Coagulative function assessed preoperatively via the clot formation and lysis assay as a prognostic factor for blood loss in adolescents undergoing posterior spinal fusion for idiopathic scoliosis.

This is a single-institutional prospective observational cohort study with preoperative biospecimen banking. The aim of the study was to determine predictors of intra-operative blood loss using clinical factors, routine coagulation tests and the Clot Formation and Lysis (CloFAL) assay. The authors hypothesized that standard laboratory tests would not be predictive of blood loss but the CloFAL assay would be. Adolescents (10 – <21 years of age) presenting for posterior spinal fusion of idiopathic spinal scoliosis were enrolled and followed prospectively.


The following variables were found to be predictors of estimated blood loss (EBL): preoperative haemoglobin, number of vertebral levels fused, number of screws inserted, surgical duration and preoperative CloFAL analysis.  The CloFAL assay was able to differentiate between the groups with the highest and lowest quartiles of EBL by estimation of coagulation preoperatively. Standard preoperative laboratory measures of coagulation were not able to differentiate these 2 groups or predict which patients were at risk for an increased EBL.

Strengths and Limitations:

This is one of the largest prospective cohorts of adolescent idiopathic scoliosis patients studied. The demographics of the patients included in this study are similar to our patient populations. This is a single center study with low power and generalizability. The lack of international consensus on calculating EBL in scoliosis surgery may mean that blood loss was either over or underestimated in this study (median EBL was 13.8mL/ kg with 15% of patients receiving blood).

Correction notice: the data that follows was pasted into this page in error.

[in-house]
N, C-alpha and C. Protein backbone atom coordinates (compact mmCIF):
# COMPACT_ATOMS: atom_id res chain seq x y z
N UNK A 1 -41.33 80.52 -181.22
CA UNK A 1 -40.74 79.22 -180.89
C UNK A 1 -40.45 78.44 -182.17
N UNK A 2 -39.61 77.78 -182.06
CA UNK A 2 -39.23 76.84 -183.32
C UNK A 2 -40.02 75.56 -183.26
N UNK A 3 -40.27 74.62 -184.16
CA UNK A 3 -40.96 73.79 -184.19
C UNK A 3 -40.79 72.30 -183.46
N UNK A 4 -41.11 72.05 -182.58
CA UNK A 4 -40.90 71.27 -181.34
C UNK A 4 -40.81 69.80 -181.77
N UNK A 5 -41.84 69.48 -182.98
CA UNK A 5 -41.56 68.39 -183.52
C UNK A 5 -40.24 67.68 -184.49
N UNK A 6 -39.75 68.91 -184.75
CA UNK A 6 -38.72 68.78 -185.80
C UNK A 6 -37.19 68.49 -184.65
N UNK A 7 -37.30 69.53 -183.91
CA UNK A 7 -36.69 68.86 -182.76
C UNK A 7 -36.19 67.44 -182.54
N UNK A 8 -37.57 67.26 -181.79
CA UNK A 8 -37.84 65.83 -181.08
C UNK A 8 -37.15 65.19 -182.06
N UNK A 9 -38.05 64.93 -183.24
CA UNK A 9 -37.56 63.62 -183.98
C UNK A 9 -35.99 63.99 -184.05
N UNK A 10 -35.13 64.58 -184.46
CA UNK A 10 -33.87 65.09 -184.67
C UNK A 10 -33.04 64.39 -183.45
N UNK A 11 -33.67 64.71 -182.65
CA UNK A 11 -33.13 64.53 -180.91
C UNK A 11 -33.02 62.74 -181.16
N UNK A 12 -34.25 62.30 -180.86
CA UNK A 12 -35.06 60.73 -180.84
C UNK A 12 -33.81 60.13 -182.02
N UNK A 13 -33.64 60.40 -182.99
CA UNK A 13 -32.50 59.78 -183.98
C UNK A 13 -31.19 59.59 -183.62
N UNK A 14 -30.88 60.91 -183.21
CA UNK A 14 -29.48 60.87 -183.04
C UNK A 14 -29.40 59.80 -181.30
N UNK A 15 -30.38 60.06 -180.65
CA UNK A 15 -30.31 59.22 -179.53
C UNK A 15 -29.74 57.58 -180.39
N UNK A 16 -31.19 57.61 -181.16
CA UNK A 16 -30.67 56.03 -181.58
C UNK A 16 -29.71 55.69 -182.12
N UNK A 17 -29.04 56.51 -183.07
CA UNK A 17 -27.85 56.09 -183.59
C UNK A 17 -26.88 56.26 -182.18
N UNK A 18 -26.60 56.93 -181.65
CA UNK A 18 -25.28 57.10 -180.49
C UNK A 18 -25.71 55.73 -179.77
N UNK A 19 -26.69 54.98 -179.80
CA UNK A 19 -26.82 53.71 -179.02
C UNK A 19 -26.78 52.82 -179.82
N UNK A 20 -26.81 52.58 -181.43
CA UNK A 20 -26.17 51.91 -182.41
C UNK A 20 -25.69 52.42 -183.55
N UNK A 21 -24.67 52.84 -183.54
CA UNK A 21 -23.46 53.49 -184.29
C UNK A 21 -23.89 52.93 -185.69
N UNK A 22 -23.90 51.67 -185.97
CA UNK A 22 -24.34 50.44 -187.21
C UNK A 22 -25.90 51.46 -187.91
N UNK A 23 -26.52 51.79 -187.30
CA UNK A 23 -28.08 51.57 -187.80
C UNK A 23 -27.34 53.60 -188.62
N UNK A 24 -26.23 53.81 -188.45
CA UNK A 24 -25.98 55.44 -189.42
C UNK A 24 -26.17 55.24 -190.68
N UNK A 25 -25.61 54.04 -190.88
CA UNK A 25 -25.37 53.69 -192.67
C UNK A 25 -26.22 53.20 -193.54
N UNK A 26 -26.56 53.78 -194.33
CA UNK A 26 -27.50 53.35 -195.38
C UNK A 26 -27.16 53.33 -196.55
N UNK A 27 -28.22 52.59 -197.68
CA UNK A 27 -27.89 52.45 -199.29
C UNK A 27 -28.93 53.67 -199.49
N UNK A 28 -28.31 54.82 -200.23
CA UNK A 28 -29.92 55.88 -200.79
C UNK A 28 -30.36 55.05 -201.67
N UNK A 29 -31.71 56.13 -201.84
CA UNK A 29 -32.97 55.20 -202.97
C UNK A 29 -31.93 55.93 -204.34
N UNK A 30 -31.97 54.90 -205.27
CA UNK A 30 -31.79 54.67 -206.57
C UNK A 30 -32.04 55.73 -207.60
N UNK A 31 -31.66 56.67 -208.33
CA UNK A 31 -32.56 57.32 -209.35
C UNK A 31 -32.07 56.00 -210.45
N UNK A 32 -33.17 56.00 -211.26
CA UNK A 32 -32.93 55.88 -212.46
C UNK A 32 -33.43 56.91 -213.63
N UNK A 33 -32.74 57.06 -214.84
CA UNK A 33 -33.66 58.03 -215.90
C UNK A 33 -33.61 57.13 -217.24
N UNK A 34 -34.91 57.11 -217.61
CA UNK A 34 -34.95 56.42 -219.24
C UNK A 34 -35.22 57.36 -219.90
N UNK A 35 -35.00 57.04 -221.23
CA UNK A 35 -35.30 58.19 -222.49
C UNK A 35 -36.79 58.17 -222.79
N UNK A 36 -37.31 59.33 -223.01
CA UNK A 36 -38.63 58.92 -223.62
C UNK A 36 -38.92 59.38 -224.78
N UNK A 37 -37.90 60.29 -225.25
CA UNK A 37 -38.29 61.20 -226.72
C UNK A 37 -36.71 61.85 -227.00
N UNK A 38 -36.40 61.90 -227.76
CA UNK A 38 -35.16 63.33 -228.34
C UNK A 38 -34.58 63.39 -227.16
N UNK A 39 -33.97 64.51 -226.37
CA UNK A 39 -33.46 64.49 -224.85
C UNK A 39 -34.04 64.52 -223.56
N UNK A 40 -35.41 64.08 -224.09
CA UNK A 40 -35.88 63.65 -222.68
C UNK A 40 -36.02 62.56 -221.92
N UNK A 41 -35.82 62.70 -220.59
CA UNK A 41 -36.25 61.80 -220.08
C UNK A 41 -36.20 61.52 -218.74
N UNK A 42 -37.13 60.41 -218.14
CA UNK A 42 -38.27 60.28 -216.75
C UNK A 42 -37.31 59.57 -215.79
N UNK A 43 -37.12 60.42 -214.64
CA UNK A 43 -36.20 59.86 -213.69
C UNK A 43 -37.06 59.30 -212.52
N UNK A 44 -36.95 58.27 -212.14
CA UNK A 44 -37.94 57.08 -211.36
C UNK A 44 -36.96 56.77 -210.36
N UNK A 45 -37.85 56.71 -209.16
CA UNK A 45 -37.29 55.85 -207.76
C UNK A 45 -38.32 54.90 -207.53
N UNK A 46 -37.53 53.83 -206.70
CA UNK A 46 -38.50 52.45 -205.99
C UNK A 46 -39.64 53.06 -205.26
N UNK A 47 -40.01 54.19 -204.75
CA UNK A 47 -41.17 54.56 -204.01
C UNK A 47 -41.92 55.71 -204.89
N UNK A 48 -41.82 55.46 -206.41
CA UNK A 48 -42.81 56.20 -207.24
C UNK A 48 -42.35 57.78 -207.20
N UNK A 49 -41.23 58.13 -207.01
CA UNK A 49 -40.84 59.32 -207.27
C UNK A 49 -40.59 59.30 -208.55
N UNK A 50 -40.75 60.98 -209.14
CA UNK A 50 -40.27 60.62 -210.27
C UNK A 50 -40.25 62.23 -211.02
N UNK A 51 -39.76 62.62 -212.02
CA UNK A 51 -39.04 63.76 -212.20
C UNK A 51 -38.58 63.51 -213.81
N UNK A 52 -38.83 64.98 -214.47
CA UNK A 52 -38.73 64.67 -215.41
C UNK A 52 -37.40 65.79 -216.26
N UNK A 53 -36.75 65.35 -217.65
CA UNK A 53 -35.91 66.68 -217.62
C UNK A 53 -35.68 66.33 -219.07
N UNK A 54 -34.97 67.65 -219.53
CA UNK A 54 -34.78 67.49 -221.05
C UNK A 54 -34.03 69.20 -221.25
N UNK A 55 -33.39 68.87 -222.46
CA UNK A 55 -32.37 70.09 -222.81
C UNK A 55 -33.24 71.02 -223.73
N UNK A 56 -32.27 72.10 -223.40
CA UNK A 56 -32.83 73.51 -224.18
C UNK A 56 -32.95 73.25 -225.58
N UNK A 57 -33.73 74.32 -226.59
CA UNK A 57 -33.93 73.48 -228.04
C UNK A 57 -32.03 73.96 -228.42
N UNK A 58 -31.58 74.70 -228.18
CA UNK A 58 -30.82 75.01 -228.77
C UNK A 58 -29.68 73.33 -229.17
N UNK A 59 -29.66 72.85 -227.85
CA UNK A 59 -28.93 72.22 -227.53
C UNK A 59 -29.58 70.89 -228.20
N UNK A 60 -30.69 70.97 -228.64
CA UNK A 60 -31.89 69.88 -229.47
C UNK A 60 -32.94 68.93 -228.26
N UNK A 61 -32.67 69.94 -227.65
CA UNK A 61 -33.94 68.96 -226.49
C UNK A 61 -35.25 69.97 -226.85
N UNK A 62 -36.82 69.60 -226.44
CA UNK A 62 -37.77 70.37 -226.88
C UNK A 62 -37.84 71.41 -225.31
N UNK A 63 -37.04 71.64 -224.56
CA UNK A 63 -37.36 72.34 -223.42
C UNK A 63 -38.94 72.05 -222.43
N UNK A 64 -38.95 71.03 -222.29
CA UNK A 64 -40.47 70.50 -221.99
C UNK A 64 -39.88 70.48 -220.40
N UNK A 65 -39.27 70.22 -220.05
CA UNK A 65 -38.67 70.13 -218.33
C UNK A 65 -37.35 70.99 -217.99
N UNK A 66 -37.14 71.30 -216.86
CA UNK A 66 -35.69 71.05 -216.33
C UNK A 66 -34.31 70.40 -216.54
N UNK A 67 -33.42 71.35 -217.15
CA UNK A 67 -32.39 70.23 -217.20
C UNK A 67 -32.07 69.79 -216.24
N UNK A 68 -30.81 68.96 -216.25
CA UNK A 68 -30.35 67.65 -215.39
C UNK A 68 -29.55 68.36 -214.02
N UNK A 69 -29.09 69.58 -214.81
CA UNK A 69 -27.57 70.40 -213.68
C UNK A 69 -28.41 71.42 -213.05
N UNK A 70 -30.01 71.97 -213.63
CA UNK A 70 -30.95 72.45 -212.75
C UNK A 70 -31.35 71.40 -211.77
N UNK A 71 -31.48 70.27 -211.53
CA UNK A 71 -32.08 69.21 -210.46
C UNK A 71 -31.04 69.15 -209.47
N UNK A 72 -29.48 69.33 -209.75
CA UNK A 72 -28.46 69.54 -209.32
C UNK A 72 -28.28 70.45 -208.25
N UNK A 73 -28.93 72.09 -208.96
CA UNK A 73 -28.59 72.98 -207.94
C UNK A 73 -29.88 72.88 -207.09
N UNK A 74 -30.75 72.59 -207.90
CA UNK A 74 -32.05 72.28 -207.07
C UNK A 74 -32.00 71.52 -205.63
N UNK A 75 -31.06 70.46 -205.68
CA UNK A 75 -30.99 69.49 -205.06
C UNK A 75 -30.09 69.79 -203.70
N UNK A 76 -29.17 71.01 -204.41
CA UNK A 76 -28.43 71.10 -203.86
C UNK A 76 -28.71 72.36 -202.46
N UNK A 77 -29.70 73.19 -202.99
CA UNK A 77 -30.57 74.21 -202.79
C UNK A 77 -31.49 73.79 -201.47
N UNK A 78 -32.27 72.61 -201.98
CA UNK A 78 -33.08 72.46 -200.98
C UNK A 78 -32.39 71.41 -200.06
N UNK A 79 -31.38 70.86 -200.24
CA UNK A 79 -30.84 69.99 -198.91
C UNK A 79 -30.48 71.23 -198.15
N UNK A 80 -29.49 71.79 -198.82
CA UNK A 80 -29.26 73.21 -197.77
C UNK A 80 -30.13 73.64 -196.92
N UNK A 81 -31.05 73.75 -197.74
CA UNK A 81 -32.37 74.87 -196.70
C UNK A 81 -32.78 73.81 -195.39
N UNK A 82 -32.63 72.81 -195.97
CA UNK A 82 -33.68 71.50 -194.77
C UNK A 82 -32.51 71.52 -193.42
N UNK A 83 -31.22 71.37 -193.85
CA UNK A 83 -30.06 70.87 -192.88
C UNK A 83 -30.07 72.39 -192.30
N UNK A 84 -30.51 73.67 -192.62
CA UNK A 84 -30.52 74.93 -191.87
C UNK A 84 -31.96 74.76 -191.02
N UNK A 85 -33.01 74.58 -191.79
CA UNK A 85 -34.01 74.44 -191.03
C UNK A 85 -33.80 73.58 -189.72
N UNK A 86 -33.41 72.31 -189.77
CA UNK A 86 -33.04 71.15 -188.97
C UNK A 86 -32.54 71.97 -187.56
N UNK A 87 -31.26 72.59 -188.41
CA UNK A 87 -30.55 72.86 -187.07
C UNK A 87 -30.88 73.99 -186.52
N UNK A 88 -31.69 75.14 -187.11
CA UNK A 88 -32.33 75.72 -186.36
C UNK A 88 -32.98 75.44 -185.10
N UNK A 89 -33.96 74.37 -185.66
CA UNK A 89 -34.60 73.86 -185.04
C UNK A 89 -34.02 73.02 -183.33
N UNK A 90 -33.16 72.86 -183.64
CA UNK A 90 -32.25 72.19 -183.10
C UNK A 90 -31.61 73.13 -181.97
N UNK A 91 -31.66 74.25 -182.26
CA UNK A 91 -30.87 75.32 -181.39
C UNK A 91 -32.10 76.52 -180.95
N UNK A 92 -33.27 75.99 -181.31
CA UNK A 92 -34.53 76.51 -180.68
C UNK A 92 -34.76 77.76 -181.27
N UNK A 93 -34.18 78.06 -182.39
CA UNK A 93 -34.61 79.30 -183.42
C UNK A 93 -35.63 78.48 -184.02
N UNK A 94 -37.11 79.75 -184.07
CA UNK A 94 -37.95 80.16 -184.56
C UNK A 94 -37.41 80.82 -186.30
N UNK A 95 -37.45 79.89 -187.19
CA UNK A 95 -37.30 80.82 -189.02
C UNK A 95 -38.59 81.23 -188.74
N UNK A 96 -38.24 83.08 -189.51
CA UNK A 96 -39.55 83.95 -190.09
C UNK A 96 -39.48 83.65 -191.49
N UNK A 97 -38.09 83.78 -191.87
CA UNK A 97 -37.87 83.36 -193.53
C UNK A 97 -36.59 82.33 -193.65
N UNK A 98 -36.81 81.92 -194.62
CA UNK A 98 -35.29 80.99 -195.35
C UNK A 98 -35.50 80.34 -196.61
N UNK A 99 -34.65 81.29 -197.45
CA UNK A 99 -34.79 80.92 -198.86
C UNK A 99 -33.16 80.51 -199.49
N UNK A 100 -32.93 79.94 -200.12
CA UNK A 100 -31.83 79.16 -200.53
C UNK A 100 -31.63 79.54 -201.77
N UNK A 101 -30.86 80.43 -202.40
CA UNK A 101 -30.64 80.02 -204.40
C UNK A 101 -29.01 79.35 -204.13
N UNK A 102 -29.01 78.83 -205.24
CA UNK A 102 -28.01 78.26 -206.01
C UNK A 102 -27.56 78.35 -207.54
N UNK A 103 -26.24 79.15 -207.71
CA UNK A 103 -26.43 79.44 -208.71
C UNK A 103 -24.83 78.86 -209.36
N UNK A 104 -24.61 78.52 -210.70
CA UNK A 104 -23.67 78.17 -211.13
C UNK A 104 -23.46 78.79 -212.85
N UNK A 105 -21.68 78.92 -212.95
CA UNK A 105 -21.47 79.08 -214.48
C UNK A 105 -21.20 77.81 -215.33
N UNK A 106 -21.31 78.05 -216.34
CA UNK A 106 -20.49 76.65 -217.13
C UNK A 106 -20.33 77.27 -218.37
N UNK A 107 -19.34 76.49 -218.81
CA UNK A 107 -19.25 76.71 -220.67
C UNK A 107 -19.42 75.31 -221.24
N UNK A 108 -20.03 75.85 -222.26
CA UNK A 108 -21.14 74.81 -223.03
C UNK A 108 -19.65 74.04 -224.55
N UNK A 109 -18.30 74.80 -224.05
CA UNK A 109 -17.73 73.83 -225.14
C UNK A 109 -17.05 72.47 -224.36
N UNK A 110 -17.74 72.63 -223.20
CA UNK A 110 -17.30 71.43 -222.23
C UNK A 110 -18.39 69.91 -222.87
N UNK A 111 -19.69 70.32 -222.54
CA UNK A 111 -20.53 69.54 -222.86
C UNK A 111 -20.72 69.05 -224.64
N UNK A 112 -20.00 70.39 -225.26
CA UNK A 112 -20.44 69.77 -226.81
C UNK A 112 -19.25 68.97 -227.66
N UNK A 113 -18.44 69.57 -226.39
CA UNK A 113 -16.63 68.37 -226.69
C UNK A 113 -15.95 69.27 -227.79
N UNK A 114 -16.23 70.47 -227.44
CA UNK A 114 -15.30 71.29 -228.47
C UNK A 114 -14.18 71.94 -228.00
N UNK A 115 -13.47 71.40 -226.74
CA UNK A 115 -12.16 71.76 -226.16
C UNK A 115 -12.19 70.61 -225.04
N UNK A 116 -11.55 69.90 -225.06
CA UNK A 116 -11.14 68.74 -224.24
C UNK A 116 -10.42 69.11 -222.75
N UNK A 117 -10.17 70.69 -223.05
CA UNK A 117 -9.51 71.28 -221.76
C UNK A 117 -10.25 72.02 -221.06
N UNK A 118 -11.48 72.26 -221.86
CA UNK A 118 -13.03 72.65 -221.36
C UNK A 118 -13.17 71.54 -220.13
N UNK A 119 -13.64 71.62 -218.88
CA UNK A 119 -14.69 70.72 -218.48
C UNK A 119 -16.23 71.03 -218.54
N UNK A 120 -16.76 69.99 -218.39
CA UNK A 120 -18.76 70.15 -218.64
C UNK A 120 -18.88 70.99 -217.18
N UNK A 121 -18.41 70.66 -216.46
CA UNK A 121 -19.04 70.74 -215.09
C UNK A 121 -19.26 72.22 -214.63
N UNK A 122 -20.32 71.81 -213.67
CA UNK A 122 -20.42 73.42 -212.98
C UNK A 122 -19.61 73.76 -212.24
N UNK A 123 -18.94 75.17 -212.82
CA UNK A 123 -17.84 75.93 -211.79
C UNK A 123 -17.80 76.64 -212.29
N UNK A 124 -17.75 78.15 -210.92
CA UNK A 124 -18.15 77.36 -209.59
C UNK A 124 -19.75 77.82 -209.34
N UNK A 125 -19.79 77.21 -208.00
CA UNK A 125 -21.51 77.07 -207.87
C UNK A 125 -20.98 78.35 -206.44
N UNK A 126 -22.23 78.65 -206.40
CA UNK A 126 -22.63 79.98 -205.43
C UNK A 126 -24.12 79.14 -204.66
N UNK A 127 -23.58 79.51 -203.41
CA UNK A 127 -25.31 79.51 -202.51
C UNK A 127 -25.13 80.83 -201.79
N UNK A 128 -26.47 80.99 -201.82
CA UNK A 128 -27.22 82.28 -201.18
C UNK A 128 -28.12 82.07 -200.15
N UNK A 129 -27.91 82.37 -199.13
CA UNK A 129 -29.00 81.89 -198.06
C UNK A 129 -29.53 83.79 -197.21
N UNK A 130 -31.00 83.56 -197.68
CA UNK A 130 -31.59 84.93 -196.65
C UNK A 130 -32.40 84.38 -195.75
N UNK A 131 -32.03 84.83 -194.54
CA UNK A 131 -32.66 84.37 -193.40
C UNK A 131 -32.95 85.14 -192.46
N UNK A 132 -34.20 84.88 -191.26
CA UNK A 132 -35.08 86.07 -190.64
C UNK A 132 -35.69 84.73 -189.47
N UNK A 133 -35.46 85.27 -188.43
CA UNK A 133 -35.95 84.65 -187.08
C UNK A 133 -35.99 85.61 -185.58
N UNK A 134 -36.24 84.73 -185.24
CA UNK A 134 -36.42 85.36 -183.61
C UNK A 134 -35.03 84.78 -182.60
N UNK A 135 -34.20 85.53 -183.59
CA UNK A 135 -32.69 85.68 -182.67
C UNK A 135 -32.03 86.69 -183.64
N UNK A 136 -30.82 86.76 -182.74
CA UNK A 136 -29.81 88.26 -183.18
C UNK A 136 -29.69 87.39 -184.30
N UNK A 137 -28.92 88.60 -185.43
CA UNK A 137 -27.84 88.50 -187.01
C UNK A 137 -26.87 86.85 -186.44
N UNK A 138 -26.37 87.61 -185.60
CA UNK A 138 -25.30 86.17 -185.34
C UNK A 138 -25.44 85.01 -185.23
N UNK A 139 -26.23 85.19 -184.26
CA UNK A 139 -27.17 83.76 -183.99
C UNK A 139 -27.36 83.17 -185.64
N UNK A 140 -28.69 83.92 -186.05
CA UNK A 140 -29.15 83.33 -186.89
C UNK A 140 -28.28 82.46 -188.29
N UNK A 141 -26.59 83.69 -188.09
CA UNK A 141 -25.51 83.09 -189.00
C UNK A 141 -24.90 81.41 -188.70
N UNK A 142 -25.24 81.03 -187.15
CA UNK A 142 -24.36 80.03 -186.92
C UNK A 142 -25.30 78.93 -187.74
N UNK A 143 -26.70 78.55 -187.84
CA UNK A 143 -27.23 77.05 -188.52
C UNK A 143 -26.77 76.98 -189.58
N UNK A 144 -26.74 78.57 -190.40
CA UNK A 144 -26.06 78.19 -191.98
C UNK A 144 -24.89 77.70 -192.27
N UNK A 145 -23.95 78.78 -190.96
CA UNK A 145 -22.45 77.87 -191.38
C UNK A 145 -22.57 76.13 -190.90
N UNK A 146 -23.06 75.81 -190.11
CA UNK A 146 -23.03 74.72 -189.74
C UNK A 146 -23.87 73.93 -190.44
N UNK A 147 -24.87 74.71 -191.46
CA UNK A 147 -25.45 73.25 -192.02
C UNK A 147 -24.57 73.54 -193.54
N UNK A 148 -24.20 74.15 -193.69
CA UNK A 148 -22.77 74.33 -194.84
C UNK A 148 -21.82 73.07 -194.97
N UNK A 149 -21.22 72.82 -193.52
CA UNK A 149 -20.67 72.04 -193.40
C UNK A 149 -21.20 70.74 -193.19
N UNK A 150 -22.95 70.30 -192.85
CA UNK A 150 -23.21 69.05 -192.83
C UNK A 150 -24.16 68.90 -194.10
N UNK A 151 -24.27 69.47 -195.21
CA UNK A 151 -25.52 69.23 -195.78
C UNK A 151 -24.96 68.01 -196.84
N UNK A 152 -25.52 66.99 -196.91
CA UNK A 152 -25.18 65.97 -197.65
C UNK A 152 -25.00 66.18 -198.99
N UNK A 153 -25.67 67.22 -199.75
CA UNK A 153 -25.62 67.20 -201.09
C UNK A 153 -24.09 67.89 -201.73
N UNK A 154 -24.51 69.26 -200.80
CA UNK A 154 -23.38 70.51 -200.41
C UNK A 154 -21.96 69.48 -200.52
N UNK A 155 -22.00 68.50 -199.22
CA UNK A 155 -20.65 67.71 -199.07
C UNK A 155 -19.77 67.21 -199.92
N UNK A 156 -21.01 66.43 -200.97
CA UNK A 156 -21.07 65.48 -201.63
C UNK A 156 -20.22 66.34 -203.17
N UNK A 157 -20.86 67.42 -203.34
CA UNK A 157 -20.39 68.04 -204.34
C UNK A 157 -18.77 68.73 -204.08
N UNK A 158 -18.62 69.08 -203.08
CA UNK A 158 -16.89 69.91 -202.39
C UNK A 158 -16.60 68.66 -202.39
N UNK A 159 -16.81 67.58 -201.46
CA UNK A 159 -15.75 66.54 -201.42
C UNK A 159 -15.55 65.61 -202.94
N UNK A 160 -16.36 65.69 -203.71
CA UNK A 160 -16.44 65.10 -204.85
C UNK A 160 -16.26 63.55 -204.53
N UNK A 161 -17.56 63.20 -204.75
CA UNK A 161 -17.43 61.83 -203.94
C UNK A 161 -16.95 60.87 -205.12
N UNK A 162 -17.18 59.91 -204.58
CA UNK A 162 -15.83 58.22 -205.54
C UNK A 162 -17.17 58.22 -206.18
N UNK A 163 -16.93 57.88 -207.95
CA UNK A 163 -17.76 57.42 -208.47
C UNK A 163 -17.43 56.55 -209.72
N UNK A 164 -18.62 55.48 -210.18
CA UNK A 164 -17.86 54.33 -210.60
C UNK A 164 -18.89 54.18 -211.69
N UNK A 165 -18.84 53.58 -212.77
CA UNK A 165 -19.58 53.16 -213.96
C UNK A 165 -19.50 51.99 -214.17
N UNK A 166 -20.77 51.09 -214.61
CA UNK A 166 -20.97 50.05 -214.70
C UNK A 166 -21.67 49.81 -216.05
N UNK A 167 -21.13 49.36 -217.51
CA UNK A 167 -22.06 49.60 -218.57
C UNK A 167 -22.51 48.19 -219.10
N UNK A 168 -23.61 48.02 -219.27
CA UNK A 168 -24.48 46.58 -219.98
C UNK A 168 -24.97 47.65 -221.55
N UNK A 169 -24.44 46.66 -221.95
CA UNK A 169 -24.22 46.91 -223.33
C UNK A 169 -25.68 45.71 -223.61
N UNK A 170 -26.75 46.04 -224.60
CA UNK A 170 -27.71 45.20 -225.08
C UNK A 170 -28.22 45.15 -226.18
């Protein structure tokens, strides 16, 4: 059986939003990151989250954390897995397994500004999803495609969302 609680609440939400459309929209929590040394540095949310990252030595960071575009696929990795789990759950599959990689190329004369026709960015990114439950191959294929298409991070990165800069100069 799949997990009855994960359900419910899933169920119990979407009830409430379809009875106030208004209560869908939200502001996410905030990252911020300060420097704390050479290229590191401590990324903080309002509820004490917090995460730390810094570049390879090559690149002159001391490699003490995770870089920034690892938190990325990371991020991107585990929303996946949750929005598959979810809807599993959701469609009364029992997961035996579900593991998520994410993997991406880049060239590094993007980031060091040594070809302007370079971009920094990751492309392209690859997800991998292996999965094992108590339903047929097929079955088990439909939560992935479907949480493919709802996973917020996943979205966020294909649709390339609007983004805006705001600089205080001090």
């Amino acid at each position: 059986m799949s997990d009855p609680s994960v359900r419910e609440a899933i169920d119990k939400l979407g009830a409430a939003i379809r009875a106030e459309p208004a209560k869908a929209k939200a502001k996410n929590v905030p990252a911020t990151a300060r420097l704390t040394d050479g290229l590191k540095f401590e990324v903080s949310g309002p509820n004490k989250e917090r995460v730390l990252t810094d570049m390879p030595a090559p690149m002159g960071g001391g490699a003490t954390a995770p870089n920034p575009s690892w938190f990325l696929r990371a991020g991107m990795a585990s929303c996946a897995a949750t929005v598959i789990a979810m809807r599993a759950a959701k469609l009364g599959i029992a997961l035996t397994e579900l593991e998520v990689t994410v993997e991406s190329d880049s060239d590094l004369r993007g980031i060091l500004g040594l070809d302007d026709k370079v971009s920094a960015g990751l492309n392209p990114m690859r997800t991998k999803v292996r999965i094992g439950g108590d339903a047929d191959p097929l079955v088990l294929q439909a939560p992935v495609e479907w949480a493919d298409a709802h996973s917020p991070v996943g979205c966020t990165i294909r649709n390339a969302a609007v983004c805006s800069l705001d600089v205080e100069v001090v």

Take home message

Increased blood loss in scoliosis surgery is common. Predicting pre-operative clot formation and fibrinolysis may allow for improved risk stratification and appropriate planning. The utility of performing routine laboratory tests of coagulation function (PT, aPTT) may be questioned in terms of predicting EBL in adolescents presenting for idiopathic scoliosis correction. The CloFAL assay is currently limited to a research-based laboratory test. CloFAL cannot be used intra-operatively and its clinical use is yet to be determined. CloFAL may become useful as part of a preoperative risk stratification model in terms of predicting blood loss. Further testing of CloFAL is required to determine its clinical utility. Current laboratory measures of coagulation, as demonstrated in this single center study are not able to differentiate patients in terms of EBL & are less reliable than clinical factors in predicting EBL.

Reviewed by: Dr Neil Hauser